I need a precise understanding of the concept 'content'.

Discussion in 'English Only' started by d10kim, Dec 21, 2014.

  1. d10kim New Member

    English-US / Korean (bilingual)
    Hi,

    So by 'content' I am referring to the term that connotes something like 'substance', not 'satisfaction'.

    More specifically, are the following two statements the same in content or different?

    (A) "Driving a car is wrong"
    (B) "Driving a car is morally wrong because they emit carbon emissions which pollute the atmosphere, thus causing weather related maladies. However, driving a car may be permissible in urgent matters or when it is necessary for life-saving or humanity-benefitting related instances or practices."

    What is important for me to note is that the first statement is spoken by the agent to mean the exact same thing (so in regards to the same subject matter) as the second except without the detailed explanation as to why.

    In that context, are statements (A) and (B) the same in content or different?

    Thanks in advance.
     
  2. suzi br

    suzi br Senior Member

    Cheshire
    English / England
    I would say there are different in content for the simple reason that one of them contains a lot more detail and information.



    They might be said to be the same in meaning, but I would be prepared to argue the point at that level too!

    What is your real reason for posing this question?
     
  3. Glasguensis

    Glasguensis Signal Modulation

    Versailles
    English - Scotland
    "Content" means what it contains. I agree with Suzi - the two sentences clearly contain very different amounts of information, and therefore cannot be considered to have the same content.
     
  4. d10kim New Member

    English-US / Korean (bilingual)
    Thanks for the reply Suzi/Glas

    So then content is directly related to amount of information/detail that is contained in a statement and not strictly just the subject matter involved?

    Also, this is for a paper I am writing where I was confused by (did not quite understand) the feedback my advisor gave me.
     
  5. sdgraham

    sdgraham Senior Member

    Oregon, USA
    USA English
    I agree with the above and get the impression that you have misread the nuance of "content" meaning "substance" as shown in the WRD for content

    As a side note, you do not tell us the source of your quoted statements, but (B) is poorly written and perhaps not the product of a native English speaker.
     
  6. d10kim New Member

    English-US / Korean (bilingual)
    Thanks Graham,

    The WRD link you provided was helpful but perhaps it is just my own stubbornness but I wanted to ask this question one more time.

    For clarity, are the two following statements then the same in content?
    (A) Donating to charity is right.
    (B) I ought to donate to charity.

    (To me at least they are the same in content, the content being about donating to charity)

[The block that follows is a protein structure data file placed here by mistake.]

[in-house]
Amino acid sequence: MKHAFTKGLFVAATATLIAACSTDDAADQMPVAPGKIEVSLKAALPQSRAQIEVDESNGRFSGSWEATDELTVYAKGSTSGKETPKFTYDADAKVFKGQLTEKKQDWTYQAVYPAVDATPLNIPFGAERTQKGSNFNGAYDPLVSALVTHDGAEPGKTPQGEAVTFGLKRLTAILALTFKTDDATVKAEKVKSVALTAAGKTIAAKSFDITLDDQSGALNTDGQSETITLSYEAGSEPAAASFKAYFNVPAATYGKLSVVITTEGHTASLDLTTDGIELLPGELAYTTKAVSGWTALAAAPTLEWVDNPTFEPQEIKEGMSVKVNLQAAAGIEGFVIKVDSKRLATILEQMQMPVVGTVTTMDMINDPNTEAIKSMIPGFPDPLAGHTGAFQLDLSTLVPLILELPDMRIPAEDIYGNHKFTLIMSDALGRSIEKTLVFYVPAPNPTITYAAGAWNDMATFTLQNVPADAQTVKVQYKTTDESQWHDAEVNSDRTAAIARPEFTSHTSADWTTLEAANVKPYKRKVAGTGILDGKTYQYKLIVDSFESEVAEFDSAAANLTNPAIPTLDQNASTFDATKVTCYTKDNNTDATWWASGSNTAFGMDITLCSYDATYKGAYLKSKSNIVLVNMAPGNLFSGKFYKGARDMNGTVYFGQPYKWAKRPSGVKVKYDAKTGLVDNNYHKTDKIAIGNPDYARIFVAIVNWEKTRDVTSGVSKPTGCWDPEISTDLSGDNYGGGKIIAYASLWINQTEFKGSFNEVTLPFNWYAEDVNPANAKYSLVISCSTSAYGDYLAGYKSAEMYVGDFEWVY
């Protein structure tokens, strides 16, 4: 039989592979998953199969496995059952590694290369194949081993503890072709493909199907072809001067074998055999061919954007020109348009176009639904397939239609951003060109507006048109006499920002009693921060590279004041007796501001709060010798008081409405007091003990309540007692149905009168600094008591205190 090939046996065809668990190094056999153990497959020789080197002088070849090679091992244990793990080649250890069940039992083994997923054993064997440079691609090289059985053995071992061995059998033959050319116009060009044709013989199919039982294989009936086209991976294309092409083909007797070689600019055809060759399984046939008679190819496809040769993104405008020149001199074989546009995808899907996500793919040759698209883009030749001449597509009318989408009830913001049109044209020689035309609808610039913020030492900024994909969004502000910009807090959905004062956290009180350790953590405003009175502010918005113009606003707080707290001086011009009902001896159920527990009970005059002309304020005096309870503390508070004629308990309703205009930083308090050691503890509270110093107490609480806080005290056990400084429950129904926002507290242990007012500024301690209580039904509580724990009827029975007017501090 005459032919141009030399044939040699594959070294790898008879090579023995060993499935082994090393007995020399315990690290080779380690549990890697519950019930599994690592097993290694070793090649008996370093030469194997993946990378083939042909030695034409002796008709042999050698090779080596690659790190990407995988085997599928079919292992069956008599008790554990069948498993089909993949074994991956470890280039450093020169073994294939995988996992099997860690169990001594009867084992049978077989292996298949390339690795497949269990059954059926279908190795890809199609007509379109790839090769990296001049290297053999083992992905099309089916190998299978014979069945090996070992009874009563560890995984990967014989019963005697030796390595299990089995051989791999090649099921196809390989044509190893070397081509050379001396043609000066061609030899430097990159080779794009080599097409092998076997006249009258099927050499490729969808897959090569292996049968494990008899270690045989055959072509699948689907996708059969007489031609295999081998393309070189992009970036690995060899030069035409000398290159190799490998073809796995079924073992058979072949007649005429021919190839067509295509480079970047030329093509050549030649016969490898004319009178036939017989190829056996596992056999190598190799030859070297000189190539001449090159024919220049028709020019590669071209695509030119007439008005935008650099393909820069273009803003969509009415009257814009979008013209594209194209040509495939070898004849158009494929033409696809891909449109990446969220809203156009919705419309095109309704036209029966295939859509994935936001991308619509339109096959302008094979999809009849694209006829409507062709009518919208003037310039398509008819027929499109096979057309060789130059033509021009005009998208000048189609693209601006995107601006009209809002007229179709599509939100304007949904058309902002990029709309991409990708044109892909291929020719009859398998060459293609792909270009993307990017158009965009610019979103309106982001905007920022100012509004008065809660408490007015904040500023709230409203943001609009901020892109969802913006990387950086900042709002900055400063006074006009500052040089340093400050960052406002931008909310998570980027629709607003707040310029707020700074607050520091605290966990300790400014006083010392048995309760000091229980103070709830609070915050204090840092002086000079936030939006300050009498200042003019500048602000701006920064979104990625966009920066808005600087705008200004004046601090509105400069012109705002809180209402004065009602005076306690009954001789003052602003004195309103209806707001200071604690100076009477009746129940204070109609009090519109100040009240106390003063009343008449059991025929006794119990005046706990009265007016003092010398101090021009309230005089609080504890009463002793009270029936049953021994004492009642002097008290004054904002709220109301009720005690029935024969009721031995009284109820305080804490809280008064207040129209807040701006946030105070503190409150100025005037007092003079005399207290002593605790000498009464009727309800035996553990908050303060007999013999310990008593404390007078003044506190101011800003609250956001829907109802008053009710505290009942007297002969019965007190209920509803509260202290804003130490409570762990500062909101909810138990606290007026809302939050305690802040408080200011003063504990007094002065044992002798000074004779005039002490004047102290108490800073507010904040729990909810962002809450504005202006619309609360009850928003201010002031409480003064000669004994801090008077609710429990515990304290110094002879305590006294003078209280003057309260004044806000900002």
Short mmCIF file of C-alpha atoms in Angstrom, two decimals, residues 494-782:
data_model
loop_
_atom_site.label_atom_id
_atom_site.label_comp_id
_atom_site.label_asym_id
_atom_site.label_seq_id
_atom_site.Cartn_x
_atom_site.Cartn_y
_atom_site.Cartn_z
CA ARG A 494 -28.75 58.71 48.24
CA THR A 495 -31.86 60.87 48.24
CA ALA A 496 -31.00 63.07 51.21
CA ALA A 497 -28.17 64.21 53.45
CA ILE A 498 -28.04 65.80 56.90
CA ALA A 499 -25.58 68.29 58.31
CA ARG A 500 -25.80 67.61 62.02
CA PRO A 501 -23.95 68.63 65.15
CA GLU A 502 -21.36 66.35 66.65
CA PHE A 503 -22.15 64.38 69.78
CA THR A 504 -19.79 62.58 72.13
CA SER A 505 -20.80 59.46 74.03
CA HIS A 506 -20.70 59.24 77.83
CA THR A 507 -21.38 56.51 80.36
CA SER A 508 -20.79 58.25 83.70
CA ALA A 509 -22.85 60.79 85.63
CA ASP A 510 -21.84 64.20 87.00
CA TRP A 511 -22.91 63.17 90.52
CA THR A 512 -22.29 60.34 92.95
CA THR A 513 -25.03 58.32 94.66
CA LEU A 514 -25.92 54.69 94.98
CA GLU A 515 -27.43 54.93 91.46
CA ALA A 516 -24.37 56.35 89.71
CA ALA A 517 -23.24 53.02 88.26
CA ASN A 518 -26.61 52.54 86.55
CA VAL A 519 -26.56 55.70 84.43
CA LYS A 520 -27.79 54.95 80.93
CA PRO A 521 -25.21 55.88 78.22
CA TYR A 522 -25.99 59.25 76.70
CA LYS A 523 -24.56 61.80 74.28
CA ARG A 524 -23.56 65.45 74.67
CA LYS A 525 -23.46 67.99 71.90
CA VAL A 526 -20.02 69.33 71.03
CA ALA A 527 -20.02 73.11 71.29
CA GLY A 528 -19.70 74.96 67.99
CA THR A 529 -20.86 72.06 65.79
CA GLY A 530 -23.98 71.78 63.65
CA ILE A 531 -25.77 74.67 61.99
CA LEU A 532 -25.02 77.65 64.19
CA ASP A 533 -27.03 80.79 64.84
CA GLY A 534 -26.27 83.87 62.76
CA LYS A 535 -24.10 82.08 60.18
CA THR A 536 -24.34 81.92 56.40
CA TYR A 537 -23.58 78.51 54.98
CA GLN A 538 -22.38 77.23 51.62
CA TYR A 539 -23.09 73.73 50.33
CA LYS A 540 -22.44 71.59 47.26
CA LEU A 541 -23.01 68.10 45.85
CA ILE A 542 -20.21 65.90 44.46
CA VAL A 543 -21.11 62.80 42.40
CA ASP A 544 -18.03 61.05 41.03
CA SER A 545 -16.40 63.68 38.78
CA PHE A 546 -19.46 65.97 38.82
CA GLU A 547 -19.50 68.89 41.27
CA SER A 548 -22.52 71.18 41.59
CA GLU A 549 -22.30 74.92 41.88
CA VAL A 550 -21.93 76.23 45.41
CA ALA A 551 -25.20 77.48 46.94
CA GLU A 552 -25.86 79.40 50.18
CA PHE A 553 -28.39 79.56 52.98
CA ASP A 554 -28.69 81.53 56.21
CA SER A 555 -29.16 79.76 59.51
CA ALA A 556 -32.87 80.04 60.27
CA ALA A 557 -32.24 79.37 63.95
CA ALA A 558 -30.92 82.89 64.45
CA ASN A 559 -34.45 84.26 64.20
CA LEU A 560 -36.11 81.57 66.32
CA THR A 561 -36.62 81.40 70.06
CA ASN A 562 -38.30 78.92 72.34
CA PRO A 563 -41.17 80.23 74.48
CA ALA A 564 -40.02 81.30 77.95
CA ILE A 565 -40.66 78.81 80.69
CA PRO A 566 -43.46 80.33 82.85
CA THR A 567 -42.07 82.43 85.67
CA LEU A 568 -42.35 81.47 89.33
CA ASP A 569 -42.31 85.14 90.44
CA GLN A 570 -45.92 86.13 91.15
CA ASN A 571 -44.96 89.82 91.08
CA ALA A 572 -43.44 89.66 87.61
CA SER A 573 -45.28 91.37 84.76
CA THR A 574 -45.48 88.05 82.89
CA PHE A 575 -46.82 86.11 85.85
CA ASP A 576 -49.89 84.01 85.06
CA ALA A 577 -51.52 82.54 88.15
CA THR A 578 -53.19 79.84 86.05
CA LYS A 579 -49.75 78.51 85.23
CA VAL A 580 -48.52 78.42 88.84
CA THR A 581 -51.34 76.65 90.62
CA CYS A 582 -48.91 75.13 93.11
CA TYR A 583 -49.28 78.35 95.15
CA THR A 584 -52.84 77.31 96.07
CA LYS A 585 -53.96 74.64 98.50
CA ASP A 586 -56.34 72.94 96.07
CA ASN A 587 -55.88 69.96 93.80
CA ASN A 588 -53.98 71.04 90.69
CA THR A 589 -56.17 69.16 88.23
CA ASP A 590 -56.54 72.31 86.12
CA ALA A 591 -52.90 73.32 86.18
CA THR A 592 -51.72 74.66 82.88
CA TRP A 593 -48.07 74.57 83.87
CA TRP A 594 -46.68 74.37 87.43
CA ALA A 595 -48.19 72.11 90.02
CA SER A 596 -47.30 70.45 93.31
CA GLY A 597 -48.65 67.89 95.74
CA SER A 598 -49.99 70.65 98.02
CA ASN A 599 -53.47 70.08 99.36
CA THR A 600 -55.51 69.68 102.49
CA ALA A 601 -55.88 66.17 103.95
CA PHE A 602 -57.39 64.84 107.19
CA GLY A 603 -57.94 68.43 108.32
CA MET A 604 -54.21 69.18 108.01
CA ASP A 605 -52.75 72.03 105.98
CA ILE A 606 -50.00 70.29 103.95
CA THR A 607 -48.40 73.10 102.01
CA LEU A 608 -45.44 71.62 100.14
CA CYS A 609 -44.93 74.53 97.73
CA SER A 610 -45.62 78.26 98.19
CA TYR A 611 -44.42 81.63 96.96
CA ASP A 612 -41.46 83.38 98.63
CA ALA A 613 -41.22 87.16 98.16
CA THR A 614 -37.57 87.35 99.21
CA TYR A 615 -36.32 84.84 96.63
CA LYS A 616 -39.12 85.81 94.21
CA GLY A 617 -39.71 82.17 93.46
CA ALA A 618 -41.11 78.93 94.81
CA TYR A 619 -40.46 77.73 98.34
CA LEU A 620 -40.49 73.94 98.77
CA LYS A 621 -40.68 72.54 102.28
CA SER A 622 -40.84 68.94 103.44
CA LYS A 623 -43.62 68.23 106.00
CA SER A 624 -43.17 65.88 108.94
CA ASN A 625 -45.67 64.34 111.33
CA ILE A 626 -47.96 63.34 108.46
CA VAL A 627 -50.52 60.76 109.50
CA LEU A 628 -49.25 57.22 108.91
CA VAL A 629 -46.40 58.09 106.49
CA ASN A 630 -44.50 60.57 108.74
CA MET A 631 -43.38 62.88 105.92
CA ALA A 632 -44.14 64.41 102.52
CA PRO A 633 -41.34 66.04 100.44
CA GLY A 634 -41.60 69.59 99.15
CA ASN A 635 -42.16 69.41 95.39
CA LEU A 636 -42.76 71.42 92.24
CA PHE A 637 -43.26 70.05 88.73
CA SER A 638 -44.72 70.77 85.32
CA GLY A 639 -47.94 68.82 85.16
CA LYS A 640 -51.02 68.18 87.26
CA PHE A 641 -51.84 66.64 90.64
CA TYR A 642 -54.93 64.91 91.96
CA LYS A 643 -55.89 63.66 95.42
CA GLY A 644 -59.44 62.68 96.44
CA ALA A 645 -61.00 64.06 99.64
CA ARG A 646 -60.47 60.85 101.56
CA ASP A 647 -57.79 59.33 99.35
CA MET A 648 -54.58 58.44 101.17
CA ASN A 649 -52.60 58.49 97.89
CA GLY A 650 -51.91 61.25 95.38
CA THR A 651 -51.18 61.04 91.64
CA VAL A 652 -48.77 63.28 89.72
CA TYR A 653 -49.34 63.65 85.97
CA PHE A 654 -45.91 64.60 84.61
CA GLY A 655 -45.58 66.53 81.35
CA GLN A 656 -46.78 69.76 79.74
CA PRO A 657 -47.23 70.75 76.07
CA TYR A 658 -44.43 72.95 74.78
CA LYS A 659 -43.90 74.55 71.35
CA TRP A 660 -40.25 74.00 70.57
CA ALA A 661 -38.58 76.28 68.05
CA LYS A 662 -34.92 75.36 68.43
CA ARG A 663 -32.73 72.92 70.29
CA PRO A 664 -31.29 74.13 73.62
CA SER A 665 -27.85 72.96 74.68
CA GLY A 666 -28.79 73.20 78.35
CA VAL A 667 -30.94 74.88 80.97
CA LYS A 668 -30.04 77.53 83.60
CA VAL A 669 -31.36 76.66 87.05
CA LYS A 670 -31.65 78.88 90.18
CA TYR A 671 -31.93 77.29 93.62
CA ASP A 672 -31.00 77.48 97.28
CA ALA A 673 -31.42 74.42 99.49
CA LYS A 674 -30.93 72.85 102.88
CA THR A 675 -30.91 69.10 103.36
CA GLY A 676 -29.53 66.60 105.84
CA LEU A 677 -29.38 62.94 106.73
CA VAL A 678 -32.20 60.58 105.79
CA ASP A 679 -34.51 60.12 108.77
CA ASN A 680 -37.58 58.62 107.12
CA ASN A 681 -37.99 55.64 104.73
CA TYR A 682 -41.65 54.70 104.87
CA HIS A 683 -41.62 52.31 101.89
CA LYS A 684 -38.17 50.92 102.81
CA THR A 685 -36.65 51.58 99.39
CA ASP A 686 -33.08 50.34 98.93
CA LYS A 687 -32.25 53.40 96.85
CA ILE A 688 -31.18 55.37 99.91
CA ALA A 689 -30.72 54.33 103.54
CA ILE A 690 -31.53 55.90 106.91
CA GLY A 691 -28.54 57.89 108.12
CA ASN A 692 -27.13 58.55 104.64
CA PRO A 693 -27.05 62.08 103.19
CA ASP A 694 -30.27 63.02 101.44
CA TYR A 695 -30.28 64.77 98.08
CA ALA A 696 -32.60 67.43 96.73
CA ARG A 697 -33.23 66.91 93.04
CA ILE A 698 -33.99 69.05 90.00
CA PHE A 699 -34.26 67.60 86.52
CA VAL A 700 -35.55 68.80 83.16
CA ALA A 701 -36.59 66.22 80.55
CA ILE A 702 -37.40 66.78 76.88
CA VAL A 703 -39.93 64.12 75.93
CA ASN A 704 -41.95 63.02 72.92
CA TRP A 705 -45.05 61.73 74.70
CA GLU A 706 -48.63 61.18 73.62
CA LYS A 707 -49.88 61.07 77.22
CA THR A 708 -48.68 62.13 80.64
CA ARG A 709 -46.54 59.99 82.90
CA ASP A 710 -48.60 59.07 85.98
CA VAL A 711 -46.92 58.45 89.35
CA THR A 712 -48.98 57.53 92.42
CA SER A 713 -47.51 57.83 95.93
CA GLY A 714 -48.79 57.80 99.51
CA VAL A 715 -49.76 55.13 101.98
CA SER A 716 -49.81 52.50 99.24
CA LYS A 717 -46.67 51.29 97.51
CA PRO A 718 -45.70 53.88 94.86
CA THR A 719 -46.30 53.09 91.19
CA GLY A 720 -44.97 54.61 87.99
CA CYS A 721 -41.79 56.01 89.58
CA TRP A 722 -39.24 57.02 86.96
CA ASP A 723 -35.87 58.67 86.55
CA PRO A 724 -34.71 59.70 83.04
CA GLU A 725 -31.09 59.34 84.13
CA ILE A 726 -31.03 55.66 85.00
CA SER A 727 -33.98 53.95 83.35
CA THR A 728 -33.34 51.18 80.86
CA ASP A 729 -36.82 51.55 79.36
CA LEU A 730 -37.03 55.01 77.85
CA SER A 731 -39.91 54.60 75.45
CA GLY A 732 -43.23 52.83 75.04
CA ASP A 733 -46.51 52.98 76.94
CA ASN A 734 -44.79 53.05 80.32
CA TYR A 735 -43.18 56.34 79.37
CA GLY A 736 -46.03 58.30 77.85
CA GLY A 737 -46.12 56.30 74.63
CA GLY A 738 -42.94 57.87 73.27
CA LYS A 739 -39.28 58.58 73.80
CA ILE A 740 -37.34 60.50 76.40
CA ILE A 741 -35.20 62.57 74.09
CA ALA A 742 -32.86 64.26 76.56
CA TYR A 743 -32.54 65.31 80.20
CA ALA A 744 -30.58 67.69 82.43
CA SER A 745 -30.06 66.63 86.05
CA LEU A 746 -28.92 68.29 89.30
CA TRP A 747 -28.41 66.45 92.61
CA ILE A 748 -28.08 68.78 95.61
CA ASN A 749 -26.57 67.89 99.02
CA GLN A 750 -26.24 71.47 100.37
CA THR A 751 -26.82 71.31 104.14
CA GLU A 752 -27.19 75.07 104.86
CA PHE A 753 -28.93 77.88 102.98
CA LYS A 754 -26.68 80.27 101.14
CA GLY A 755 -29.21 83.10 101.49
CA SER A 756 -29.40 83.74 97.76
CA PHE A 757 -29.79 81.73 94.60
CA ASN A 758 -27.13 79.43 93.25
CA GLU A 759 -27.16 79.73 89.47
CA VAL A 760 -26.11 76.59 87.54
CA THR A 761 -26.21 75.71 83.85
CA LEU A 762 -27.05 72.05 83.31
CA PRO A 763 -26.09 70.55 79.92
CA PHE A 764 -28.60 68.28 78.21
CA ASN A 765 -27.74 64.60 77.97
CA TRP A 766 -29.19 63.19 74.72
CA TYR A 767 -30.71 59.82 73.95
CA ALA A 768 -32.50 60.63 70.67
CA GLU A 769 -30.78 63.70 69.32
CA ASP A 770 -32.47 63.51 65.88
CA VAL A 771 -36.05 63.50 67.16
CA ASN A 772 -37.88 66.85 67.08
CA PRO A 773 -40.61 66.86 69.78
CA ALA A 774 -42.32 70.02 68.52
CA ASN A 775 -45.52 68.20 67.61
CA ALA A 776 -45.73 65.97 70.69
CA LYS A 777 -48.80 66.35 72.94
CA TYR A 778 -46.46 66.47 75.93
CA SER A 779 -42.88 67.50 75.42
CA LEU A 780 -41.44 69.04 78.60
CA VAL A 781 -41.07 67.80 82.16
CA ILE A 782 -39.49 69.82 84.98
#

Regarding your side note. Actually I put the quotes on just to express that they are propositions. Both statements were written by me (in my paper) and were not actual quotes pulled from somewhere but actually (B) was kind of roughly written off memory. The actual sentence I wrote in my paper was:
    Morally, it is always wrong to drive a car because driving cars emits carbon emissions which pollute the atmosphere, thus causing weather related maladies. However, driving a car may be permissible in absolutely urgent matters or when it is absolutely necessary such as for live-saving or humanity-benefitting related instances or practices.

    I would appreciate it if you let me know whether this statement is also poorly written and why (run-on perhaps).
     
  7. sdgraham

    sdgraham Senior Member

    Oregon, USA
    USA English
    No, and they are not even the same concept. (Approval does not imply obligation)
     
  8. Glasguensis

    Glasguensis Signal Modulation

    Versailles
    English - Scotland
    You seem to be confusing, as sdgraham already pointed out, content and substance.
    content : the information contained
    substance : the main message(s)
    form : the way it is written

    Consider (example from Wikipedia : http://en.wikipedia.org/wiki/Ozone_depletion#Ozone_hole_and_its_causes ) :
    The Antarctic ozone hole is an area of the Antarctic stratosphere in which ozone levels have dropped
    The Antarctic ozone hole is an area of the Antarctic stratosphere in which the recent ozone levels have dropped to as low as 33% of their pre-1975 values

    Here the form and substance are similar but the content is different - the second contains more information - it has more content.
     
  9. Truffula

    Truffula Senior Member

    English - USA
    Here is an example where one could say that the content of A and B are the same.

    A) "Driving a car is morally wrong because they emit carbon emissions which pollute the atmosphere, thus exacerbating climate change."
    B) Driving a car is wrong. Why? Because when you drive a car, the exhaust increases air pollution. This is making climate change worse.
     
    Last edited: Dec 21, 2014
  10. Loob

    Loob Senior Member

    English UK
    I'm just wondering, d10kim: are you by any chance thinking of the word context, rather than content?
     
  11. suzi br

    suzi br Senior Member

    Cheshire
    English / England
    "About". That is the word you need. The sentences are about the same topic but do not have the same content on the topic.
     
  12. d10kim New Member

    English-US / Korean (bilingual)
    Thank you all for your input. I talked to my advisor and realized my confusion was due to the fact that content is used as a technical term in my field (philosophy).
     

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